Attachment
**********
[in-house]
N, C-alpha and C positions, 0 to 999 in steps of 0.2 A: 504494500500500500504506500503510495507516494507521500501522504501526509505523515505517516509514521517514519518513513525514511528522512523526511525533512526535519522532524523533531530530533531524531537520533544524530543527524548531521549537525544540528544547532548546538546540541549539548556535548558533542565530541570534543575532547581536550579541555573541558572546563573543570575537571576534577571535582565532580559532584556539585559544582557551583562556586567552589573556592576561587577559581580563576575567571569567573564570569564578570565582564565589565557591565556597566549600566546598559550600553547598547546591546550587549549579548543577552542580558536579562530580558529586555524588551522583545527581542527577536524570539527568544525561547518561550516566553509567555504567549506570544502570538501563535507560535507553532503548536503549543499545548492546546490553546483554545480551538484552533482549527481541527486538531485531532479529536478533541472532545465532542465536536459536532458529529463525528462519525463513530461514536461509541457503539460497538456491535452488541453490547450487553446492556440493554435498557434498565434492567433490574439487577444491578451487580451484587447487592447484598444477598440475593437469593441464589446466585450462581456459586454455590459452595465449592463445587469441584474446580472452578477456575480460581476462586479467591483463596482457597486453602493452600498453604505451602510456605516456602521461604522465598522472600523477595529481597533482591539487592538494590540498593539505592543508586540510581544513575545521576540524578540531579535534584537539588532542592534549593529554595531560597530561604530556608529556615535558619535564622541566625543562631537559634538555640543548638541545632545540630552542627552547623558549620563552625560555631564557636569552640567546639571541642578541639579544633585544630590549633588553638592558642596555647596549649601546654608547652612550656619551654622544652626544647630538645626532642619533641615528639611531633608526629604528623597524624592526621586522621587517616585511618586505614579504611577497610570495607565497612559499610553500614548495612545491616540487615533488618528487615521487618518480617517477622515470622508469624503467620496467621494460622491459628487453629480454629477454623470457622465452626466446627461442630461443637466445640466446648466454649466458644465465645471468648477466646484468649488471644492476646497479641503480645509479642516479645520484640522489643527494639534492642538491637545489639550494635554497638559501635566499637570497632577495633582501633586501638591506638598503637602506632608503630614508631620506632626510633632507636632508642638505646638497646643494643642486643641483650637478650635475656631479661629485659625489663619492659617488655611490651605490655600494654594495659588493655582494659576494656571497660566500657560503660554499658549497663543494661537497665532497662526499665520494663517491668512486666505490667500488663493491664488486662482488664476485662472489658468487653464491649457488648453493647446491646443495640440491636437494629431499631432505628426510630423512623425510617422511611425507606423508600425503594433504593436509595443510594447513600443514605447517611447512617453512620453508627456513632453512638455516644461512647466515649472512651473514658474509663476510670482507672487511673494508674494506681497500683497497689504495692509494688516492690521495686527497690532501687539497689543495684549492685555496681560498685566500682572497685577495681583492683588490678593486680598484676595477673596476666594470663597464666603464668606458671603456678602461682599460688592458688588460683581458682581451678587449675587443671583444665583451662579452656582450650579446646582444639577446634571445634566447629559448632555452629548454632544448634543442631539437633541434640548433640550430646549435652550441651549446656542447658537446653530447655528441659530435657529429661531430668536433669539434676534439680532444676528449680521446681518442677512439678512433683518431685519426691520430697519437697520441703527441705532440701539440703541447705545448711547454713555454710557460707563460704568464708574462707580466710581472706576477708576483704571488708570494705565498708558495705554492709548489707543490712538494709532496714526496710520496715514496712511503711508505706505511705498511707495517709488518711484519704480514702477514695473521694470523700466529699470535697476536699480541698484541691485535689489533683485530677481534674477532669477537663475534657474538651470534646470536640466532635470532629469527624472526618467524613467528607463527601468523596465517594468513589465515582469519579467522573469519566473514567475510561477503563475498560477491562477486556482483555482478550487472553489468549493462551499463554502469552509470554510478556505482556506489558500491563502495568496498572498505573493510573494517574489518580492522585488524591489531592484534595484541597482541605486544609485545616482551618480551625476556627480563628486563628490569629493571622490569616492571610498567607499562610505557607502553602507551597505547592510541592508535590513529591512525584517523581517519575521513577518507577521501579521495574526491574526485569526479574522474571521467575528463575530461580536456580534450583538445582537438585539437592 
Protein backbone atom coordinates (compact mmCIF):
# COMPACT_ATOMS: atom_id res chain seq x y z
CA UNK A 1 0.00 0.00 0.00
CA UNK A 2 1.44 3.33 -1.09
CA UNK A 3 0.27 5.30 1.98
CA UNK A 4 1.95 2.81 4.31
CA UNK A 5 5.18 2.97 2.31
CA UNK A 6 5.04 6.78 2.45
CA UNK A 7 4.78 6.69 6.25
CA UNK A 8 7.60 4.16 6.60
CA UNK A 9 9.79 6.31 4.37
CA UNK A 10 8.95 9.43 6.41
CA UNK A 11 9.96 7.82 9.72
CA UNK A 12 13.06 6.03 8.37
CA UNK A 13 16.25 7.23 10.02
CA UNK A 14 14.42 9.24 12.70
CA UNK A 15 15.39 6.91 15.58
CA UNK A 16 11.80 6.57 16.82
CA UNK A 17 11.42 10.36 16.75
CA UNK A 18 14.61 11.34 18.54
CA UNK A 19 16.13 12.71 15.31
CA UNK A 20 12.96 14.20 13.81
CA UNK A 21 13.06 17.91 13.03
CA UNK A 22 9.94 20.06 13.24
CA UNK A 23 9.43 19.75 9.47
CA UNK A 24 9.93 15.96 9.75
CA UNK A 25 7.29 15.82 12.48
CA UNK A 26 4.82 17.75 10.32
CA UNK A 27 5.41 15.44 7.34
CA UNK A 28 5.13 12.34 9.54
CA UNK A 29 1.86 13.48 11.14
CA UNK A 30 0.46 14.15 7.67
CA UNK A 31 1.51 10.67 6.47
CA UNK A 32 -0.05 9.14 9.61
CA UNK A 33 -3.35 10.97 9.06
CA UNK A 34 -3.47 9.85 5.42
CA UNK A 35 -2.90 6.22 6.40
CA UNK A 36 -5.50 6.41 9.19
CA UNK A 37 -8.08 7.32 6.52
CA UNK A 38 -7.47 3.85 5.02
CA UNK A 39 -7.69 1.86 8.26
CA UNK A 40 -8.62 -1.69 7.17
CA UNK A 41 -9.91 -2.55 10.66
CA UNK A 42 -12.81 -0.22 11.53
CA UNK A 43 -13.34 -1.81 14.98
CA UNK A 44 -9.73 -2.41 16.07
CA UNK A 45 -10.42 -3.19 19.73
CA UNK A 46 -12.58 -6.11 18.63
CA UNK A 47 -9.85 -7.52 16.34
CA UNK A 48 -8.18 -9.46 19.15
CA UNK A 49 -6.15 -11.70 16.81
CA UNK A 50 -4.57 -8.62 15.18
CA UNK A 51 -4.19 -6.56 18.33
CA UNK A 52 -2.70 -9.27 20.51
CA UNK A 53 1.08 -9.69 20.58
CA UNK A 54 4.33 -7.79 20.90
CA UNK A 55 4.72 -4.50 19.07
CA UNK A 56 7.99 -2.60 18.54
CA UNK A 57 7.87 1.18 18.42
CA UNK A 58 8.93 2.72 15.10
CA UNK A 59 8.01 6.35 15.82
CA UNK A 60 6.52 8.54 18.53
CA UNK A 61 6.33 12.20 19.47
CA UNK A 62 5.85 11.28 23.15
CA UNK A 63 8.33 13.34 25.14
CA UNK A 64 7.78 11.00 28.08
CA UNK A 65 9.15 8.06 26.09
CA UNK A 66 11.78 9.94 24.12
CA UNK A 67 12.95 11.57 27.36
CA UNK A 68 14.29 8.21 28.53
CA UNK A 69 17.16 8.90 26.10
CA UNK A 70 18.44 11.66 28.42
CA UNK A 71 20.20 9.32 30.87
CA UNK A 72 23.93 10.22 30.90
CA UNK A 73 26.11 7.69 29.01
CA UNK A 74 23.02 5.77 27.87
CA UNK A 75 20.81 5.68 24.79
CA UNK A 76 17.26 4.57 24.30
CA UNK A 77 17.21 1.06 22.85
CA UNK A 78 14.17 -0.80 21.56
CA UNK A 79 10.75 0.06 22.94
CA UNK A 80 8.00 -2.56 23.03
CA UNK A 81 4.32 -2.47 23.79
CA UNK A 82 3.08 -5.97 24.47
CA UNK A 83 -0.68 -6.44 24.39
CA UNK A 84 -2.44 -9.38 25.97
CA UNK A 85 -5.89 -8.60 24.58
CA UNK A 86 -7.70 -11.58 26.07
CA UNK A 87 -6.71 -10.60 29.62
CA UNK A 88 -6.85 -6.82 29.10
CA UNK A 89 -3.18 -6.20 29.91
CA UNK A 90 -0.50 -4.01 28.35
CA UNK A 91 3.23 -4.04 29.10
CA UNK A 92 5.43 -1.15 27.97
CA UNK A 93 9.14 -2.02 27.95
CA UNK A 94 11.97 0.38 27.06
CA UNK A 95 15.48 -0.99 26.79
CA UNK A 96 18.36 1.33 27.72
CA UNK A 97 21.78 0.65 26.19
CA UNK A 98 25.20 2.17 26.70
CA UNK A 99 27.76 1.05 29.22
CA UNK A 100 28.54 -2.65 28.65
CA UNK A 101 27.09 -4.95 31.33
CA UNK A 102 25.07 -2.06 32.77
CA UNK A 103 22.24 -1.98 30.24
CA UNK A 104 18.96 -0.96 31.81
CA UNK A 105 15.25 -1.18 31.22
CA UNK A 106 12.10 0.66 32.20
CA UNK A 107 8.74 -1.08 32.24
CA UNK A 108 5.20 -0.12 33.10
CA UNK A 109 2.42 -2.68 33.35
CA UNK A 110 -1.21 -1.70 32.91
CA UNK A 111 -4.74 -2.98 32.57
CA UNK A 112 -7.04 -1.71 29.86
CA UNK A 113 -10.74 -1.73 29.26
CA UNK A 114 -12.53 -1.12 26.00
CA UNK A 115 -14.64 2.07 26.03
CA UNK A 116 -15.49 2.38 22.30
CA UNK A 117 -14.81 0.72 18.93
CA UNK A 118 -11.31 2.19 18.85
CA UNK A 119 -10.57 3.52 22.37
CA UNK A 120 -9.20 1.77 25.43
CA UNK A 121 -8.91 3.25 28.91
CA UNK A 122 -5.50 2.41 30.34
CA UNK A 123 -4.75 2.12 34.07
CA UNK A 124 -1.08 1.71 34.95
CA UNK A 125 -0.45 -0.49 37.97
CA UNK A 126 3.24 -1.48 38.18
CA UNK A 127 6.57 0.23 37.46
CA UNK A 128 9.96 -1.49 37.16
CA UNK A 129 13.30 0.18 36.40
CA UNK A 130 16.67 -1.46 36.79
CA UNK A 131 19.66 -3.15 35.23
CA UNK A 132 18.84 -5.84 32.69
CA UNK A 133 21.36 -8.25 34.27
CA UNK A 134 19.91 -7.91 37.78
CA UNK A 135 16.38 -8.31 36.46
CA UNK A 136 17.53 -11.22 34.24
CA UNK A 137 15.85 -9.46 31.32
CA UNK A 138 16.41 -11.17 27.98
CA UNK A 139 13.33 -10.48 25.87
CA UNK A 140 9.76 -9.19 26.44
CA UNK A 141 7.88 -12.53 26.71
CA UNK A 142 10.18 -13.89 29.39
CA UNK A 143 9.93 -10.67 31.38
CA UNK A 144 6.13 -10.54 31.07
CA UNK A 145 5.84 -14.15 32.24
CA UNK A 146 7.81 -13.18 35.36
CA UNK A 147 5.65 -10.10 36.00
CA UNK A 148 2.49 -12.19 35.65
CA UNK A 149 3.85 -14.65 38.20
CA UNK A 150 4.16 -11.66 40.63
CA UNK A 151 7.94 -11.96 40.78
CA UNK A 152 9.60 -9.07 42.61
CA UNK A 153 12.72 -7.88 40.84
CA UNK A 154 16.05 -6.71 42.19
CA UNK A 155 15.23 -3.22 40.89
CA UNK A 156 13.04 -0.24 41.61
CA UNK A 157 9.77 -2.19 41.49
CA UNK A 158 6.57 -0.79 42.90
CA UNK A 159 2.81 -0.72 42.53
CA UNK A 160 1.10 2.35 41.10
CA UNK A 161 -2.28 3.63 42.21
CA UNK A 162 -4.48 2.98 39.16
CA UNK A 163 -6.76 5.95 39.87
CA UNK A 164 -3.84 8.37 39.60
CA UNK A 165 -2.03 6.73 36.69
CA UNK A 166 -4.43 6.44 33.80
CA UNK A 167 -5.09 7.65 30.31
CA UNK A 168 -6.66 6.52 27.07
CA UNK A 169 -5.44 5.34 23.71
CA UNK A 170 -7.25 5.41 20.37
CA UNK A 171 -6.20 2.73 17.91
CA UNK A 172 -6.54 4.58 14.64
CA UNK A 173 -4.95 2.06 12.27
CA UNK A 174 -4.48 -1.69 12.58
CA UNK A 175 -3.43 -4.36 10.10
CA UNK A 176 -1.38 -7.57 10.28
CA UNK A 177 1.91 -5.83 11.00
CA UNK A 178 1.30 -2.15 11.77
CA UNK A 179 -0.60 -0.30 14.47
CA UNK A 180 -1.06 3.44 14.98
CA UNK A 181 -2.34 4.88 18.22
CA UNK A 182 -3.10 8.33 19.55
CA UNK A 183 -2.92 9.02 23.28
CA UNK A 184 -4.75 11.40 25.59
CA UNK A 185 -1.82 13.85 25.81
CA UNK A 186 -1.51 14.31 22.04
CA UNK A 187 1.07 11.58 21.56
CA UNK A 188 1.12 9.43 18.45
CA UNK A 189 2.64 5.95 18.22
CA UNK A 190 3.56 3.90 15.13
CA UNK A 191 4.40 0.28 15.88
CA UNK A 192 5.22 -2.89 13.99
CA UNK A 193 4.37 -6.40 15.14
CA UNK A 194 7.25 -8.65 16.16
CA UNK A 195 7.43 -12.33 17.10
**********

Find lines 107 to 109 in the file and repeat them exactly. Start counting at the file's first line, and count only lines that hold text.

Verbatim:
CA UNK A 103 22.24 -1.98 30.24
CA UNK A 104 18.96 -0.96 31.81
CA UNK A 105 15.25 -1.18 31.22